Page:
Springfield Golf Club president Paul Fox said he was aware of a number of people spreading the ashes of their loved ones on the course.
"They spread them thinking they will be there forever and their spirits do remain there ... it would be wrong to take that away from people."
There were already hundreds of signatures from upset residents and members on the petitions, he said.
Richard Fullard from Osbornes Funeral Directors said local beaches, walking tracks and golf courses were common places for ashes to be spread.
"Families often choose a place that reflects the life of their loved one where they best see fit ... it is a place they can visit for years to come."
People hoping to spread ashes at a certain place should do it under acknowledgment from the person who owns the land, he said.
"I really feel for those families caught up in this."
Te Arawa kaumātua Sir Toby Curtis said he would expect cultural rituals such as blessing the site to be done when scattering ashes in public places and it would not be right to build on the land without this being carried out.
What are people doing with ashes in 2020?
Richard Fullard from Osbornes Funeral Directors said as technology continued to improve, the ways people were scattering and preserving ashes had changed.
Gone were the days of the standard wooden urn on the top of the cabinet. Nowadays, people were putting ashes in jewellery, teddy bears and other objects - and even sending them to space.
"Families often choose to do something that best fits the deceased ... it's becoming more personal."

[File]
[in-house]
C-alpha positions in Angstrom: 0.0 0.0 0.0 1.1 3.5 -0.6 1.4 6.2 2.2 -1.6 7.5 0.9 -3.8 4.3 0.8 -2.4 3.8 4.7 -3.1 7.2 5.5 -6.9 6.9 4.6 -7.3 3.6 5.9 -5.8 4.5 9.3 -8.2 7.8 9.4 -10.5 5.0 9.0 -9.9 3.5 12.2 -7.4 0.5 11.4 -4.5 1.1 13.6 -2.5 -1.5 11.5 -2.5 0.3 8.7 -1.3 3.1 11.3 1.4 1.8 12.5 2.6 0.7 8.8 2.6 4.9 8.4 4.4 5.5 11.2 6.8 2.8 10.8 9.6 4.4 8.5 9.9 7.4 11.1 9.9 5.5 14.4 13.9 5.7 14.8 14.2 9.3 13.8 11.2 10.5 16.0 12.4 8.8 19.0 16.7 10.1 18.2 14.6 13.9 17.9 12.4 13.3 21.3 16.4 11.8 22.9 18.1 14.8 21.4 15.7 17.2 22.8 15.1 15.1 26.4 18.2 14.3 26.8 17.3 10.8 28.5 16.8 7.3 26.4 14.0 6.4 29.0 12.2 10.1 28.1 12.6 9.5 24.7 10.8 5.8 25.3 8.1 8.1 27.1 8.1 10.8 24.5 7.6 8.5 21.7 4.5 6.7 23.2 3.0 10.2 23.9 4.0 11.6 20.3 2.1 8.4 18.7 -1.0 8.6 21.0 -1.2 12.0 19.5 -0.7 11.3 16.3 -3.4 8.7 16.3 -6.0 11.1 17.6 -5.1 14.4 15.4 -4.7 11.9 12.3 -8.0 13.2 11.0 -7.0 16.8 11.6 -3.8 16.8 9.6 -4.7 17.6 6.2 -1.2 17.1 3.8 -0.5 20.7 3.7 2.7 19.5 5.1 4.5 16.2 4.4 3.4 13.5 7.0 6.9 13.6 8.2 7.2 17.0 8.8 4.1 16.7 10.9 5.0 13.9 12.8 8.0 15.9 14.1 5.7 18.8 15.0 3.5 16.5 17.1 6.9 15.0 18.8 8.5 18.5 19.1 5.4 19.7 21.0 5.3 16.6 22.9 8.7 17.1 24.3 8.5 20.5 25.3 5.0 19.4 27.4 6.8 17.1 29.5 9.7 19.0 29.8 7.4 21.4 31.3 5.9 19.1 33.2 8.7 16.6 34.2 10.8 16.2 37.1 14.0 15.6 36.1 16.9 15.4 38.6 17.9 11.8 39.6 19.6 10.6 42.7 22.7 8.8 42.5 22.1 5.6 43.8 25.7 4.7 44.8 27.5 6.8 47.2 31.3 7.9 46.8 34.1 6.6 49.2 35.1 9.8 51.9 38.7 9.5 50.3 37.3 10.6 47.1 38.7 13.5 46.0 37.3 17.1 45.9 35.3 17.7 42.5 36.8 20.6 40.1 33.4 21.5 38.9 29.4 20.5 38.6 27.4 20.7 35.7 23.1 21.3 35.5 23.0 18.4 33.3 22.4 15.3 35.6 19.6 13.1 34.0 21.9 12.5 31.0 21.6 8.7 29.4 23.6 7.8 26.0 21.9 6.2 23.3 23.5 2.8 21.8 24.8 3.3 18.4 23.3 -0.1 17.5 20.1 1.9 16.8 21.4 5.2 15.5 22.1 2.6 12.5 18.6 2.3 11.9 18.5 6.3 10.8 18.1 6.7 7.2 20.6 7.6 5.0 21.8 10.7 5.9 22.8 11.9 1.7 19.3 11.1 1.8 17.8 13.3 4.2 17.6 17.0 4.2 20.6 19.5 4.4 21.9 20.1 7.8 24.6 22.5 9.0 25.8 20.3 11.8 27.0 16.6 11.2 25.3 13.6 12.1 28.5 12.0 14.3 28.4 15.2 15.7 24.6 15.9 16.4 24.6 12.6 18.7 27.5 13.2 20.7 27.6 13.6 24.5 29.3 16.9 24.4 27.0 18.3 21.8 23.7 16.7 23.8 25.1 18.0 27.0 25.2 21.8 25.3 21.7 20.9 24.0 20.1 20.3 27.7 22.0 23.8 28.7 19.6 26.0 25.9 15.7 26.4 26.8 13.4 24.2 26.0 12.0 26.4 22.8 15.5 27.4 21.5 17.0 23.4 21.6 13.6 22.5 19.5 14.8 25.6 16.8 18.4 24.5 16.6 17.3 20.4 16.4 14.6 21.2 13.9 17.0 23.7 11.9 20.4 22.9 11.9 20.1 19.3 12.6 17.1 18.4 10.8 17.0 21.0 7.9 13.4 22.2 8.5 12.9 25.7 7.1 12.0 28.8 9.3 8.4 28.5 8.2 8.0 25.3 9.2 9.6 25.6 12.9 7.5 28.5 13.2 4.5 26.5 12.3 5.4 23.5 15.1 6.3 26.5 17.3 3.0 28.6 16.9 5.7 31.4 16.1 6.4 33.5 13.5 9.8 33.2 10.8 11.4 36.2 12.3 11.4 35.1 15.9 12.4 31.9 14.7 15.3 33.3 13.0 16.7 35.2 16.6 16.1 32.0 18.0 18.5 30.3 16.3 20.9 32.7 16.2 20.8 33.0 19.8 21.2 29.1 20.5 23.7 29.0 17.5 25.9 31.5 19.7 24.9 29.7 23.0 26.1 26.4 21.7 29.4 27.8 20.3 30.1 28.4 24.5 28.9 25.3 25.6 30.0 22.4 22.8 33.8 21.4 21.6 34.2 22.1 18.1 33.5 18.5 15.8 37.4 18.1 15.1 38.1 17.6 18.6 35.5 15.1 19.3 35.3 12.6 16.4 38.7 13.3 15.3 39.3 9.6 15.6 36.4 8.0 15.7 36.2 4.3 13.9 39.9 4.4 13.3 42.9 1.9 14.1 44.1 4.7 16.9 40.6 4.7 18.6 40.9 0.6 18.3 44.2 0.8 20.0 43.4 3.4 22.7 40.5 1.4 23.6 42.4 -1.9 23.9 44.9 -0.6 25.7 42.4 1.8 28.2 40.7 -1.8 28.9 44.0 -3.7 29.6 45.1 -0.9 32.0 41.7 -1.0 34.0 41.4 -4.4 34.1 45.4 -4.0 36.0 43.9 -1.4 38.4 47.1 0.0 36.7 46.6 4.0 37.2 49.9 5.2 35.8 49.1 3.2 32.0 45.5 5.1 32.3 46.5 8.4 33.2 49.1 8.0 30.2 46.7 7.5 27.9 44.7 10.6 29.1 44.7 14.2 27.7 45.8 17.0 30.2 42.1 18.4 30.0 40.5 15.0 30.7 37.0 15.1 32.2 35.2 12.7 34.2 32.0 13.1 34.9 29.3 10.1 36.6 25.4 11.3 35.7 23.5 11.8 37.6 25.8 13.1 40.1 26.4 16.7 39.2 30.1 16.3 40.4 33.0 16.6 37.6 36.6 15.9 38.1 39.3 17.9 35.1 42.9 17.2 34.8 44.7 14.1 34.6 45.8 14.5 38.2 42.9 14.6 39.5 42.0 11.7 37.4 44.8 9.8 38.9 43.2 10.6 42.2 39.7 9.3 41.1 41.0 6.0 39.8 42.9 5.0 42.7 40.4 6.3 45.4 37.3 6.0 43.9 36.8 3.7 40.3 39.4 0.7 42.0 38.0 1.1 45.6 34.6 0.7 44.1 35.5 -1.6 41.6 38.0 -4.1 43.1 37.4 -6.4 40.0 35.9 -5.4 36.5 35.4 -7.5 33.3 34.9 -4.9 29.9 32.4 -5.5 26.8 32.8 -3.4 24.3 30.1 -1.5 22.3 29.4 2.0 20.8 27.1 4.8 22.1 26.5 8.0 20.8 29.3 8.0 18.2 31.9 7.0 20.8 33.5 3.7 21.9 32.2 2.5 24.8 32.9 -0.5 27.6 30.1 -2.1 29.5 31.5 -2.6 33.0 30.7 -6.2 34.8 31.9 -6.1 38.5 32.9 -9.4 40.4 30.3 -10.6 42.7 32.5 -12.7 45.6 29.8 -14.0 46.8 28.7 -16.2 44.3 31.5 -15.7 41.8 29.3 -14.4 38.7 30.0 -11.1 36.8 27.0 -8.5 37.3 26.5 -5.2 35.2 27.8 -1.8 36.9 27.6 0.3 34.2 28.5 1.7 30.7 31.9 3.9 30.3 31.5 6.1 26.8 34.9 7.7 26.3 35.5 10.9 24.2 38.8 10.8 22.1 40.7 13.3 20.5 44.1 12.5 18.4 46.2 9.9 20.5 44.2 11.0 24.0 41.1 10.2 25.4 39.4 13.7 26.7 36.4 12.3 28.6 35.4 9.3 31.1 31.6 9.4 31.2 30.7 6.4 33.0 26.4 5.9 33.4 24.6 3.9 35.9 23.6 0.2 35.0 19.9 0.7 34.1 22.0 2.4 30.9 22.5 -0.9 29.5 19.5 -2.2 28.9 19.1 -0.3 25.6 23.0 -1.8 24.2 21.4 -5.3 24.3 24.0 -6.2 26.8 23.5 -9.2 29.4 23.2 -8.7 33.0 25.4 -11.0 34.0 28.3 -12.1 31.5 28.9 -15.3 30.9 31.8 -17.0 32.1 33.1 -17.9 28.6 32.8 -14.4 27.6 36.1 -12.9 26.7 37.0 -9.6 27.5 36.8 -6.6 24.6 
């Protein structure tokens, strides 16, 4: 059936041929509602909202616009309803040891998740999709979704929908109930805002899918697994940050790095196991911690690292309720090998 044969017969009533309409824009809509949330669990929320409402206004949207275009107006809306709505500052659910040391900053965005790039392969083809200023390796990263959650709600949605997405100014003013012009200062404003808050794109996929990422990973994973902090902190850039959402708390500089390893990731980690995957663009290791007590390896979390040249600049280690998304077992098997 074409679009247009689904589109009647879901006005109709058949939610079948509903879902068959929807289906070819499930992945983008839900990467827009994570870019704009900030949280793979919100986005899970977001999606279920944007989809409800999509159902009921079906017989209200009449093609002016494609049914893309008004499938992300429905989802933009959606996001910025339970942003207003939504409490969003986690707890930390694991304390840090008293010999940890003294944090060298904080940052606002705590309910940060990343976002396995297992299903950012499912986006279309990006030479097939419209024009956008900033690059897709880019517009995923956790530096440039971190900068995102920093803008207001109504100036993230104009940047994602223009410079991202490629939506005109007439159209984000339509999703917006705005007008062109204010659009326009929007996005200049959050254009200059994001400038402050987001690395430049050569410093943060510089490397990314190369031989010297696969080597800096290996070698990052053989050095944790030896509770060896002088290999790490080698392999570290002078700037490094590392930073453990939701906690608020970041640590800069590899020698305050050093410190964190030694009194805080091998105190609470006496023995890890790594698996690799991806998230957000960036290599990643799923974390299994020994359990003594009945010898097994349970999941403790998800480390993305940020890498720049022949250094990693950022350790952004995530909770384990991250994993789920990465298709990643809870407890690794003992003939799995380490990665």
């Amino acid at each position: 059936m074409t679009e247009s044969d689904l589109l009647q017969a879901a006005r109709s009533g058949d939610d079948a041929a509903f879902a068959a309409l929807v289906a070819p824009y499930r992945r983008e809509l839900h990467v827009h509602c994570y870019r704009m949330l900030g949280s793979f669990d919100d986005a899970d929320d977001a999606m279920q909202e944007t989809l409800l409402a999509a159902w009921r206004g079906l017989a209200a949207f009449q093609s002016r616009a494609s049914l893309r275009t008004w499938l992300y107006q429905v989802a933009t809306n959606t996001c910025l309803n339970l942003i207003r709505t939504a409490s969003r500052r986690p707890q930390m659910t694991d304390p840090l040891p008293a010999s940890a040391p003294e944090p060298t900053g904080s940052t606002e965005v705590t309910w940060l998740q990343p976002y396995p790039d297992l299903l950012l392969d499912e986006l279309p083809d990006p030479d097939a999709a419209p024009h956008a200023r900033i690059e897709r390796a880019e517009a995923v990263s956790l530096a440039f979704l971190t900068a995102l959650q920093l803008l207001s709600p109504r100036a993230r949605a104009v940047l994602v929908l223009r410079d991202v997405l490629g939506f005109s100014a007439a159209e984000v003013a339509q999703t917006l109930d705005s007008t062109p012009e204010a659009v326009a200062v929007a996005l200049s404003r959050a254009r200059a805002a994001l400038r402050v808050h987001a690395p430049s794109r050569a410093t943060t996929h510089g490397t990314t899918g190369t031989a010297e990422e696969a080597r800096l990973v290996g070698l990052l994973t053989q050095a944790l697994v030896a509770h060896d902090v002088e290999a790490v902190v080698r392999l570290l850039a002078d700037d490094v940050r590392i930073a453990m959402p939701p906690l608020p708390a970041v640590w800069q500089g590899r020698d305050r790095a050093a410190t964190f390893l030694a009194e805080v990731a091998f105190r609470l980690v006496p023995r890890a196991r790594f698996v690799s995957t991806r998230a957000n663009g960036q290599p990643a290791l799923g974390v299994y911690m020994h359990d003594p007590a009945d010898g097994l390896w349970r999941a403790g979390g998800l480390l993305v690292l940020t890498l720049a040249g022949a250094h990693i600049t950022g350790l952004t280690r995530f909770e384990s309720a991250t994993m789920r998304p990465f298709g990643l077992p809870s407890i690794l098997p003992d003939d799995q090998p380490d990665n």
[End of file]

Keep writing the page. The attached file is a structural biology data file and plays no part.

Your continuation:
Getting ashes put into ink and tattooed on a person or made into diamonds were ones Fullard had heard of but not provided as a service himself yet, he said.
Ashes have become more of a keepsake and new ways were helping with the grieving process for many, he said.
On the other side of the coin, some families either chose or simply forgot to pick up their loved one's ashes.
Osbornes had more than a dozen lots of ashes still sitting at the home, with the oldest dating back to the 1990s.
"We keep them as a courtesy thing and follow up with the family pretty regularly. Sometimes it can be a case of not wanting to face it or one family member thinking the other had picked them up."
He said he had received calls 10 years later from people asking if they still had a person's ashes after realising maybe Granddad or Grandma forgot to pick them up.
"If the next of kin has also passed we keep them here just in case ... the ashes all get a good morning from me every day as I walk past."
It was up to every individual family to do what they wanted to do, he said.
He had not heard of any locals doing cremations themselves on private land, although it was common overseas, he said.
Kathy Sleep from Tauranga's Hope Family Funeral Services said they aimed to explore any ideas a family may have for their loved one's ashes.
From teddy bears to necklaces and even scented candles, the way people could preserve ashes had changed drastically over the years.
"We listen to what people want."
She said a woman had once come in who had lost her husband and she had been sleeping with his ashes but had been getting quite a sore arm from the weight of it.
"I suggested putting the ashes into a soft toy, which she liked the idea of."
She came back a week later saying her husband would have a "fit" if he knew that he'd been put in a toy so she asked to have him put in a tube to scatter.
"Grief is so different for everyone ... People have different ways of coming to terms with a death."
On another occasion, they had spread ashes throughout a number of small tubes to be "keepsakes" for each family member, while another time a woman's ashes were put in separate teddy bears for her niece and nephews.
She said they had also explored the options of putting ashes underneath scented candles or getting them made into paperweights.
"I am always hearing people saying they didn't think they could do that when it comes to ashes."